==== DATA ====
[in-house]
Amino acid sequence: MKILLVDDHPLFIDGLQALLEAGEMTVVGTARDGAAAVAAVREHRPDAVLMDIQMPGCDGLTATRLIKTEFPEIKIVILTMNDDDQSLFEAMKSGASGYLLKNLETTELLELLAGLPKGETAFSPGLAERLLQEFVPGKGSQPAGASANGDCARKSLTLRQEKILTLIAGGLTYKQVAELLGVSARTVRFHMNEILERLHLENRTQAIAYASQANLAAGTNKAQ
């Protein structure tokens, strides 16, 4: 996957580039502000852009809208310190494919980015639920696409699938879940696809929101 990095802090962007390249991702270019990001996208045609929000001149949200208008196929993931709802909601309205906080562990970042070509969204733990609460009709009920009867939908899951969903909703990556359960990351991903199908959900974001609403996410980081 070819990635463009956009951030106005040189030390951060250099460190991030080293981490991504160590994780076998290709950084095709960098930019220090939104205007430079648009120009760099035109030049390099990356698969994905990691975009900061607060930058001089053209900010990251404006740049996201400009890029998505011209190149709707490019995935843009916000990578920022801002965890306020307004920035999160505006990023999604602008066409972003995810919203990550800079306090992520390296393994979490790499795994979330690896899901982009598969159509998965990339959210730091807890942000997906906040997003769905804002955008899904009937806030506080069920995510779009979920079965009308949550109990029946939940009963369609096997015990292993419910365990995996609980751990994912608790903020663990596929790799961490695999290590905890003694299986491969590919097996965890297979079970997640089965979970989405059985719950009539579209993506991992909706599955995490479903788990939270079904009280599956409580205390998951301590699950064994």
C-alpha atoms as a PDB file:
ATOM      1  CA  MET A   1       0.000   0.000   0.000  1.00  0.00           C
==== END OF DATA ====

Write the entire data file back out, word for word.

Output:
[in-house]
Amino acid sequence: MKILLVDDHPLFIDGLQALLEAGEMTVVGTARDGAAAVAAVREHRPDAVLMDIQMPGCDGLTATRLIKTEFPEIKIVILTMNDDDQSLFEAMKSGASGYLLKNLETTELLELLAGLPKGETAFSPGLAERLLQEFVPGKGSQPAGASANGDCARKSLTLRQEKILTLIAGGLTYKQVAELLGVSARTVRFHMNEILERLHLENRTQAIAYASQANLAAGTNKAQ
């Protein structure tokens, strides 16, 4: 996957580039502000852009809208310190494919980015639920696409699938879940696809929101 990095802090962007390249991702270019990001996208045609929000001149949200208008196929993931709802909601309205906080562990970042070509969204733990609460009709009920009867939908899951969903909703990556359960990351991903199908959900974001609403996410980081 070819990635463009956009951030106005040189030390951060250099460190991030080293981490991504160590994780076998290709950084095709960098930019220090939104205007430079648009120009760099035109030049390099990356698969994905990691975009900061607060930058001089053209900010990251404006740049996201400009890029998505011209190149709707490019995935843009916000990578920022801002965890306020307004920035999160505006990023999604602008066409972003995810919203990550800079306090992520390296393994979490790499795994979330690896899901982009598969159509998965990339959210730091807890942000997906906040997003769905804002955008899904009937806030506080069920995510779009979920079965009308949550109990029946939940009963369609096997015990292993419910365990995996609980751990994912608790903020663990596929790799961490695999290590905890003694299986491969590919097996965890297979079970997640089965979970989405059985719950009539579209993506991992909706599955995490479903788990939270079904009280599956409580205390998951301590699950064994």
C-alpha atoms as a PDB file:
ATOM      1  CA  MET A   1       0.000   0.000   0.000  1.00  0.00           C